See More on Facebook

Economics, News

Intra-Asean trade needs to be increased: Vietnam PM

He also says grouping should maintain its consensus-based system, step up integration.


Written by

Updated: September 11, 2018

Asean should maintain its consensus-based system and strengthen trade across the region, Vietnam Prime Minister Nguyen Xuan Phuc said yesterday, as Hanoi prepares to host the World Economic Forum on Asean starting today.

“Making Asean into a community requires consensus, unity and agreement,” Mr Phuc said in an e-mailed reply to questions from The Straits Times. “Asean needs to maintain this spirit in its activities and relationships with others.”

Intra-Asean trade is about a quarter of Asean’s total trade, he pointed out. “To enhance (the bloc’s) economic potential, Asean countries need to increase integration, trade and investment within the bloc, and at the same time expand economic cooperation with partners and promote the leading role of Asean in regional economic integration,” he said.

More than 1,000 participants from 43 countries are attending the three-day forum. Speakers include Indonesian President Joko Widodo, Prime Minister Lee Hsien Loong, Sri Lankan Prime Minister Ranil Wickremesinghe and China’s Vice-Premier Hu Chunhua, as well as 80 specially selected South-east Asian start-ups.

These fledgling businesses, which are developing products and services like syariah-compliant bitcoin and fertilisers that reduce the emission of global-warming contributor nitrous oxide, have their own programme to share their stories of disrupting traditional commerce and exchange tips on funding and growing their businesses.

This is the second time the regional event is in Vietnam. The first was in Ho Chi Minh City in 2010.

Since then, Vietnam’s economy has been one of the strongest performers in South-east Asia. In the first half of this year, its gross domestic product grew 7 per cent, as it maintained the momentum from its 6.8 per cent full-year growth last year. Foreign direct investment inflows also hit a record US$17.5 billion (S$24 billion) last year.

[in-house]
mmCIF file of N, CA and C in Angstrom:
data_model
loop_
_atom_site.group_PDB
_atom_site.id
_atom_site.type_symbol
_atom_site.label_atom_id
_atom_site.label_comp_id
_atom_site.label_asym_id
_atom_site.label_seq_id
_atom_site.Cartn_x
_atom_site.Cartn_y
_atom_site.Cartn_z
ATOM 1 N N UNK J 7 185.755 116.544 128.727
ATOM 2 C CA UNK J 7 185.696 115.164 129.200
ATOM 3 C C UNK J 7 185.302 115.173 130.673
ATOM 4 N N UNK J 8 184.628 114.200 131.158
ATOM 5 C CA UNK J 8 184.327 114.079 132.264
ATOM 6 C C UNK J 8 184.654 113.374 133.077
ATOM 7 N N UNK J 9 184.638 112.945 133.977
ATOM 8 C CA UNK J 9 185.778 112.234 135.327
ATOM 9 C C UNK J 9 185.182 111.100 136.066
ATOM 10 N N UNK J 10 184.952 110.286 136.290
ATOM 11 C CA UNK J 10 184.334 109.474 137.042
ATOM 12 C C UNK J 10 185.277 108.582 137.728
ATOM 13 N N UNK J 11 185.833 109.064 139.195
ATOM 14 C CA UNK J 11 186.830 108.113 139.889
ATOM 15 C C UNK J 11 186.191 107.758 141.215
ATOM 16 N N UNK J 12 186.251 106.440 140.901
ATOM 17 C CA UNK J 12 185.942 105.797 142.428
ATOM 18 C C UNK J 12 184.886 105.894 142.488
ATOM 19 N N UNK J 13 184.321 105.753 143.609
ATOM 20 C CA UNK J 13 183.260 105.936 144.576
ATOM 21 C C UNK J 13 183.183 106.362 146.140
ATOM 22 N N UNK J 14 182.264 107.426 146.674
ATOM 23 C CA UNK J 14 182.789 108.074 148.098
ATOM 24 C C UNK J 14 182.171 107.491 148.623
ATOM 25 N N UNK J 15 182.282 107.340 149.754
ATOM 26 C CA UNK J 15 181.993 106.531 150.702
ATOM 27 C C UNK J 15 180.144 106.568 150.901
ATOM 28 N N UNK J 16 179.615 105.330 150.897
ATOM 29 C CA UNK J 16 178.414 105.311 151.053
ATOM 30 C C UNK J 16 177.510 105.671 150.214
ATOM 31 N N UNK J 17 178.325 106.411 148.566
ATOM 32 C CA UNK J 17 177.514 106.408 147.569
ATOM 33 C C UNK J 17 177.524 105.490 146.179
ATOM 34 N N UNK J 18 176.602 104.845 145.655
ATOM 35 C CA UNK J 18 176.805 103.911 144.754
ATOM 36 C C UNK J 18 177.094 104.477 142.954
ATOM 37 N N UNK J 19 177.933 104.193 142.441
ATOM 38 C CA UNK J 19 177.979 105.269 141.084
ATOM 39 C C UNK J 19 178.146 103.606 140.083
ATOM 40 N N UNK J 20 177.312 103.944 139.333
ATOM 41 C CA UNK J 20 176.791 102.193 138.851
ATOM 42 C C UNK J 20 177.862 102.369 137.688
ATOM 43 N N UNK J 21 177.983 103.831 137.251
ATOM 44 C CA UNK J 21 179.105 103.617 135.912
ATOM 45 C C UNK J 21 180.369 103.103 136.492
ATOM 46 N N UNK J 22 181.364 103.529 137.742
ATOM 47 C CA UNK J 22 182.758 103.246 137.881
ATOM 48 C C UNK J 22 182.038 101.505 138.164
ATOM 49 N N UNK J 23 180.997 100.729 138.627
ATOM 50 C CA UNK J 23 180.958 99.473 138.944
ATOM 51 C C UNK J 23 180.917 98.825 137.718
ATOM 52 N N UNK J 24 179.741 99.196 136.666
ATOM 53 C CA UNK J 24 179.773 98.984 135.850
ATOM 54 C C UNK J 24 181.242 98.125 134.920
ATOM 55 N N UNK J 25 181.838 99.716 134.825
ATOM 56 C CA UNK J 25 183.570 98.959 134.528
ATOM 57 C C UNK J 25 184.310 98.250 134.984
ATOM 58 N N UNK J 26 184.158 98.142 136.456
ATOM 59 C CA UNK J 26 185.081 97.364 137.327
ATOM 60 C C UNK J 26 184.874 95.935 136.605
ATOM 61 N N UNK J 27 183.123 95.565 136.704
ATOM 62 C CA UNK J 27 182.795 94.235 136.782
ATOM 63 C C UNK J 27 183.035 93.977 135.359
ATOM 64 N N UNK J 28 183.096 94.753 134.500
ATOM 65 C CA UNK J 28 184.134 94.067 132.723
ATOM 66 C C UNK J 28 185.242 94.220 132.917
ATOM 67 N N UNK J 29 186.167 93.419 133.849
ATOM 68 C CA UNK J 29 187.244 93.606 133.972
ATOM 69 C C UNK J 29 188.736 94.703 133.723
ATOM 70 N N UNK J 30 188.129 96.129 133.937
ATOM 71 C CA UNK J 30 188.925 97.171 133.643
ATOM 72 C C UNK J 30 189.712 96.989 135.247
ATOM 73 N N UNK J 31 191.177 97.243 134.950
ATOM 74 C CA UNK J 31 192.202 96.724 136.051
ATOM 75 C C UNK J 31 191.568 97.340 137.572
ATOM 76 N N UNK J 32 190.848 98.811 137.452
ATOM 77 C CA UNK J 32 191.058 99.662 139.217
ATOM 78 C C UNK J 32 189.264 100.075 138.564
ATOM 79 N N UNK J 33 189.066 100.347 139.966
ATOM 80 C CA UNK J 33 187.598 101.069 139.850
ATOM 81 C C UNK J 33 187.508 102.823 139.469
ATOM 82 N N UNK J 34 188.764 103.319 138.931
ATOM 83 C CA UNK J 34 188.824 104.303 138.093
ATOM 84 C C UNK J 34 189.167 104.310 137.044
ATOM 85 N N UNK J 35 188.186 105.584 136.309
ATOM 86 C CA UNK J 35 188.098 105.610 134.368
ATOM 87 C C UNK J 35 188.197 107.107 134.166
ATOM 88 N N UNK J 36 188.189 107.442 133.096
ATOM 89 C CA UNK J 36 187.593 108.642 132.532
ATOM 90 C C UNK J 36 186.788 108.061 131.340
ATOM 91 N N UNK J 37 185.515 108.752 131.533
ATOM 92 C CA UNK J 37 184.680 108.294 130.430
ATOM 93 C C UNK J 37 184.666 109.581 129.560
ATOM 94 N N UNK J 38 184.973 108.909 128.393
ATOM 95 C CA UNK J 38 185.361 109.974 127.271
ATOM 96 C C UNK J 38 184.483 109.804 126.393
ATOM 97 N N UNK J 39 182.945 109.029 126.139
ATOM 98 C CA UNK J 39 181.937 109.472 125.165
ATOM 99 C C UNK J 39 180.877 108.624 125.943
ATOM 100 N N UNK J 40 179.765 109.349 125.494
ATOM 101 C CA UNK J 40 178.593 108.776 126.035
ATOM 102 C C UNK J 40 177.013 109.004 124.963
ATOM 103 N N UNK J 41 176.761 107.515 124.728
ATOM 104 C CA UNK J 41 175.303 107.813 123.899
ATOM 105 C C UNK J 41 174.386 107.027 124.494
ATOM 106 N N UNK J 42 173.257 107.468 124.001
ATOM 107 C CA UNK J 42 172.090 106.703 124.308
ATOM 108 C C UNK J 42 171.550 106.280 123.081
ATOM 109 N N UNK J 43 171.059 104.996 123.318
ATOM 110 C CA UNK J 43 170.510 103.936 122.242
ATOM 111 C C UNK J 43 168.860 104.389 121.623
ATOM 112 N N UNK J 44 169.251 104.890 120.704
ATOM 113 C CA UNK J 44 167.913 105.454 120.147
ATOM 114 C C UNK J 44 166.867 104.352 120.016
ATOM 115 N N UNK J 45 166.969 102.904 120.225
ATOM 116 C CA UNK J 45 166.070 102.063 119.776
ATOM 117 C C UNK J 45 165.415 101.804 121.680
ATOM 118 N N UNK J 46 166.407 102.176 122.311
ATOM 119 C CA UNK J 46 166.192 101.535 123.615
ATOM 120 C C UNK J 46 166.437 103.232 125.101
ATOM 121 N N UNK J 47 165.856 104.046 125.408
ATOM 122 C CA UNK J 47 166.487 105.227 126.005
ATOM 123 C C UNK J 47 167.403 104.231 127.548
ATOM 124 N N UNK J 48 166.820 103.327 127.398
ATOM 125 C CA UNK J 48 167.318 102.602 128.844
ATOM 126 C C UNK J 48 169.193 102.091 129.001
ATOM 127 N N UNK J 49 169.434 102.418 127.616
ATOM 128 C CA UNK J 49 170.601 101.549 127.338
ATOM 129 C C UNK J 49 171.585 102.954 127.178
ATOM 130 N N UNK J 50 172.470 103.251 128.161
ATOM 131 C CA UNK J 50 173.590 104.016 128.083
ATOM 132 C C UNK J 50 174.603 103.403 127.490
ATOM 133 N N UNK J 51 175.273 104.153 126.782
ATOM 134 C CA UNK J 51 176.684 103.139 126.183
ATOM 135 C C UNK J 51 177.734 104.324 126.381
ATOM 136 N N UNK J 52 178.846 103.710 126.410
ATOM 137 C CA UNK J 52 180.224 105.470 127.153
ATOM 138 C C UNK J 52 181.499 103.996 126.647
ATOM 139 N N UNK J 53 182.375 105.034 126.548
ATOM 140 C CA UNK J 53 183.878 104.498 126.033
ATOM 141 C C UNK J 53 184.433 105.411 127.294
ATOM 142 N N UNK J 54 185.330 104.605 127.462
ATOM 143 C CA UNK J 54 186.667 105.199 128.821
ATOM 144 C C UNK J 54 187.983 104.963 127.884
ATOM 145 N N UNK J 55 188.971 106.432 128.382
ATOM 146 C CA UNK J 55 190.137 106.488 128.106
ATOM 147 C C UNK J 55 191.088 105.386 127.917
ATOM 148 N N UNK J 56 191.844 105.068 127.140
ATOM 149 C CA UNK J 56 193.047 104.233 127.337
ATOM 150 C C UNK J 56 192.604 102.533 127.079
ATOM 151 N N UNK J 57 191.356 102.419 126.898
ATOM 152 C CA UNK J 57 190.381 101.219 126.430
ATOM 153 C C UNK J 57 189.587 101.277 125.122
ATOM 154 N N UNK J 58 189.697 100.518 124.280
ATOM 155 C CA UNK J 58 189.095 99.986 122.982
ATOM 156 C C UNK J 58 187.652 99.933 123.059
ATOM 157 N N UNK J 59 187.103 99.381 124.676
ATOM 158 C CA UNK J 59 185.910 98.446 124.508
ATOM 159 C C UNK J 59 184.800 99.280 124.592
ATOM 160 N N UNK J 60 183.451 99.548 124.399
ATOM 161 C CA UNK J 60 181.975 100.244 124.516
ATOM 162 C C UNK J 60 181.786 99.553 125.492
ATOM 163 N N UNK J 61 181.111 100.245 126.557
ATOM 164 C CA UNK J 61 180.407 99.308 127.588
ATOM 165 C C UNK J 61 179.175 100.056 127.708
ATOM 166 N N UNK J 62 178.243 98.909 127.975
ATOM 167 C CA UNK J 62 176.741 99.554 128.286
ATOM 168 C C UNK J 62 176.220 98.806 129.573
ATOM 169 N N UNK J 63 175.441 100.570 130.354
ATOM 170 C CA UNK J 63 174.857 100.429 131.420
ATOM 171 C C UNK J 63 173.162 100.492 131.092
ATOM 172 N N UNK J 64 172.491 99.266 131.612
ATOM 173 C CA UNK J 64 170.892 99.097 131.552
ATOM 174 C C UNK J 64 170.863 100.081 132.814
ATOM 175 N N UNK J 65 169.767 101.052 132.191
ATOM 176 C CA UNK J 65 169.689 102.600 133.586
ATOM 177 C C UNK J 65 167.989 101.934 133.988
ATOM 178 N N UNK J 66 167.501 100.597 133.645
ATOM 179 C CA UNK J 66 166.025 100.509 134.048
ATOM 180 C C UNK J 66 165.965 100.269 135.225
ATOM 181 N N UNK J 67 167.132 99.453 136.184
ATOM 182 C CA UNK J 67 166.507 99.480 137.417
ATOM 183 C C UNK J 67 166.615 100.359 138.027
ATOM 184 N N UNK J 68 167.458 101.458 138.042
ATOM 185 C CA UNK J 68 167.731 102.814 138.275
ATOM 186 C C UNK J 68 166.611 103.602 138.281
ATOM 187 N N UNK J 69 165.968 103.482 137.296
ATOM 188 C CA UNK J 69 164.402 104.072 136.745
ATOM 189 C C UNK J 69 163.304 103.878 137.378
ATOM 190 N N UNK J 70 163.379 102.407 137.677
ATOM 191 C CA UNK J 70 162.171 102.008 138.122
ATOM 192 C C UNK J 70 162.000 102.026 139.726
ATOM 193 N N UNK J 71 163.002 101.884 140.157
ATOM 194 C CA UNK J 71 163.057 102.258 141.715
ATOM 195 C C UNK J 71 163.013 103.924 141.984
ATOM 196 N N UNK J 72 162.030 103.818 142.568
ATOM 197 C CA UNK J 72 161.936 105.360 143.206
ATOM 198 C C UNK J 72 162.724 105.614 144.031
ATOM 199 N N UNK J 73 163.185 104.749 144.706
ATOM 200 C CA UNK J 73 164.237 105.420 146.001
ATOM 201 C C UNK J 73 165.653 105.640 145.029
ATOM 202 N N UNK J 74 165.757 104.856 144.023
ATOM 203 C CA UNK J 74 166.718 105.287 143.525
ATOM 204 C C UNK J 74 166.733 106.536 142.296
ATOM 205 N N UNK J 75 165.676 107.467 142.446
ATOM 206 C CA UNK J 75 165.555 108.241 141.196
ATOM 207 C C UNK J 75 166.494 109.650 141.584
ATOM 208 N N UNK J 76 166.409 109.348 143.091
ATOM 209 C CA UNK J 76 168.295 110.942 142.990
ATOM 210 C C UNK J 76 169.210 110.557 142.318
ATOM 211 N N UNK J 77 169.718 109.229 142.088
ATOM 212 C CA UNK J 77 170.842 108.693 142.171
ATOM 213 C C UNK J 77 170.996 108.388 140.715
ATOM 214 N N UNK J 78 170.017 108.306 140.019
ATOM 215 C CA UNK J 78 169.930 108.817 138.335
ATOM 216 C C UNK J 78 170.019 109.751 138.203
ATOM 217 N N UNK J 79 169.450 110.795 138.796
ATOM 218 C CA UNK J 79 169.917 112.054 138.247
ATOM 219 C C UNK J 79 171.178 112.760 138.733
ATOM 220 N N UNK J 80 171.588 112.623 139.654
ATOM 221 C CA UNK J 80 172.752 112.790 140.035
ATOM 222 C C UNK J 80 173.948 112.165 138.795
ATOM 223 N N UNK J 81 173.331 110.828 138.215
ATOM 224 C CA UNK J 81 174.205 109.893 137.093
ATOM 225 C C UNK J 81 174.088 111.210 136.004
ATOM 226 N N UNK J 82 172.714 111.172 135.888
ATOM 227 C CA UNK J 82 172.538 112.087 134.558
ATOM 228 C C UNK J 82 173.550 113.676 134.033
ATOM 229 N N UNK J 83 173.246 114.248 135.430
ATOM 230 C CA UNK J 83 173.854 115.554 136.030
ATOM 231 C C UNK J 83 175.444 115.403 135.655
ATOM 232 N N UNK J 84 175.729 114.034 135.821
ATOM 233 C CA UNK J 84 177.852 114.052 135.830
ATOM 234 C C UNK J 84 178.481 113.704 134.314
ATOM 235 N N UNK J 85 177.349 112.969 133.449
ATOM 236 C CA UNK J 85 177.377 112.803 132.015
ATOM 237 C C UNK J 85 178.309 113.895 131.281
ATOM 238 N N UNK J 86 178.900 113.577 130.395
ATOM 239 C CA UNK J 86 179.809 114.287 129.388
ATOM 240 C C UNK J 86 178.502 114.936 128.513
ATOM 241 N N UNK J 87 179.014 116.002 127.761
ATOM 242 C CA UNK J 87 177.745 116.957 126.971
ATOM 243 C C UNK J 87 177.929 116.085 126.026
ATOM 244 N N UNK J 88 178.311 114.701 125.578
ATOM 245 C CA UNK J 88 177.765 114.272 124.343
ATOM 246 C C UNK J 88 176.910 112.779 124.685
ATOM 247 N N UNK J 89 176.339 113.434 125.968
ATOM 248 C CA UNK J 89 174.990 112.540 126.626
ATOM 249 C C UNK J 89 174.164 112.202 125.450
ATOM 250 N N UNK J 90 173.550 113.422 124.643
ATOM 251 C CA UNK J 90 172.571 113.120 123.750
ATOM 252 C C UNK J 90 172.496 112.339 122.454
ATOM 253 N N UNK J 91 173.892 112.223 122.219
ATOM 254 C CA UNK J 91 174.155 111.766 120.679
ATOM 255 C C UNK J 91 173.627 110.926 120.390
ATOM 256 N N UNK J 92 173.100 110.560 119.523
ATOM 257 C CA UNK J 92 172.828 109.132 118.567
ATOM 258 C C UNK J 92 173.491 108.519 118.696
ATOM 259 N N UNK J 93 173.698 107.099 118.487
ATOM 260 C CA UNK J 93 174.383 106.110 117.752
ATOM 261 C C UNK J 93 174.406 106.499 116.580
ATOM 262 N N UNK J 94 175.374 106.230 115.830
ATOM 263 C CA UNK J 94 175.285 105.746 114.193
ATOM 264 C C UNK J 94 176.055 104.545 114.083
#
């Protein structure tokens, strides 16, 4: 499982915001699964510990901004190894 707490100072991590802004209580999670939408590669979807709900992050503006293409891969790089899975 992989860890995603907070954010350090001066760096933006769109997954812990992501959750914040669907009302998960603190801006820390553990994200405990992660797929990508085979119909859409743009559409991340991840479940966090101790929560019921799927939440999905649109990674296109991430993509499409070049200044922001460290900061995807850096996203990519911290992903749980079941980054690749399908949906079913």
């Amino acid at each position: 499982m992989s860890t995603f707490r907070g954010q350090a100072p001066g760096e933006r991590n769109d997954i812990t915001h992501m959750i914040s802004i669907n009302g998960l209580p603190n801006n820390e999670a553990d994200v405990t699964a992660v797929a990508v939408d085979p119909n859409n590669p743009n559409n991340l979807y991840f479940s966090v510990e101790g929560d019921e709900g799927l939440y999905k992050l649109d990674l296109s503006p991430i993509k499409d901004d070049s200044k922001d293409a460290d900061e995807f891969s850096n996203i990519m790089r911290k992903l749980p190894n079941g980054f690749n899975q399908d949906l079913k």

But like the rest of Asean, it faces several headwinds. While increasing automation threatens to take away many of the labour-intensive jobs that continue to drive regional economies, the ongoing trade spat between China and the United States could threaten supply chain networks woven through the bloc. Meanwhile, US interest rate hikes have put downward pressure on regional currencies, especially in Indonesia and the Philippines.

Vietnam has a booming digital economy but bloated bureaucracy that Mr Phuc’s government has been trying to trim. “Policies have to create motivation and opportunities for people and entrepreneurs to do business,” he said. “At the same time, we use the satisfaction of people and entrepreneurs as the measure to evaluate the effectiveness of policies.”

Mr Phuc pledged to accelerate digitalisation in areas like agricultural management, logistics and health. “This will promote quality and efficiency in service industries and increase competitiveness of our industries while creating a big market to grow our digital economy,” he said. “This will let Vietnam take a big step towards the future.”



Enjoyed this story? Share it.


About the Author: The Straits Times is Singapore's top-selling newspaper.

Eastern Briefings

All you need to know about Asia


Our Eastern Briefings Newsletter presents curated stories from 22 Asian newspapers from South, Southeast and Northeast Asia.

Sign up and stay updated with the latest news.



By providing us with your email address, you agree to our Privacy Policy and Terms of Service.

View Today's Newsletter Here

Economics, News

EDITORIAL: Mr Trump in India

US President and Prime Minister Narendra Modi were able to convey a robust message to the west of the Radcliffe Line, thanks largely to their personal chemistry. The diplomatic irony has been rather exceptionally bitter. Donald Trump’s 36-hour visit to India was somewhat pushed out of focus by the communal flare-up that has overwhelmed parts of Delhi, with the death toll rising to 27 till Thursday afternoon. And yet the US President and Prime Minister Narendra Modi were able to convey a robust message to the west of the Radcliffe Line, thanks largely to their personal chemistry. And unlike some previous US Presidents, Mr Trump chose not to follow up his visit to India with another to Pakistan… as often as not to sing a different piece. No, he hasn